The secure boot scheme is used to protect the legitimacy of firmware data (including bootloader and app firmware). It uses the RSA digital signature algorithm to verify the signature attached to the firmware data before loading and running the new firmware data, thereby verifying whether the firmware data is legitimate. When the secure boot scheme is enabled, the device only loads and runs firmware that is authorised by a specified private key.
Before delving into the implementation principles of secure boot, let's briefly review the boot process of ESP32-C3 as depicted in Figure 13.11.
When the device is powered on, the booting process starts from ROM Boot, followed by transitioning to the Bootloader, and ultimately reaches the app firmware. ROM Boot is a fixed, executable program in the on-chip ROM that remains unalterable. Consequently, the bootloader and app firmware are the key components requiring protection. Modifying the firmware can be achieved through two methods: physical flashing, where the new bootloader and app firmware are written to the device's flash memory using a flashing tool, or OTA upgrades, which solely update the app firmware while excluding the bootloader.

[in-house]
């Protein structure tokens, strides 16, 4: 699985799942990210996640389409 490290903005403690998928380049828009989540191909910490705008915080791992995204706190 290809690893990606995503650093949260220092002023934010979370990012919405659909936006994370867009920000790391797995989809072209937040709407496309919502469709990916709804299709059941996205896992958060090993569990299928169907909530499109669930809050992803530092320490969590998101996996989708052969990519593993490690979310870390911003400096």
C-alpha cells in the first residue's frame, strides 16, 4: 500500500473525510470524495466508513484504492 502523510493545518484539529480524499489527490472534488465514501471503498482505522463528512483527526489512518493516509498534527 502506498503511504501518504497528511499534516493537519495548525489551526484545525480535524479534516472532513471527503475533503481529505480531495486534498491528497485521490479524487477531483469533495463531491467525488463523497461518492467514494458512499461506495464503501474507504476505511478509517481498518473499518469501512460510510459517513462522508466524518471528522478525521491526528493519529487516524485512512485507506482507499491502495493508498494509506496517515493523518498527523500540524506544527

So, here comes the question – how can we ensure the integrity and legitimacy of the firmware data, regardless of the method used to transmit it to the device? To address this query, we will explore two operational modes of secure boot in Section 13.4.3 and Section 13.4.4: software secure boot and hardware secure boot.
There are two versions of the secure boot scheme, v1 and v2. As ESP32-C3 only supports secure boot v2, the contents in this section are applicable to secure boot v2.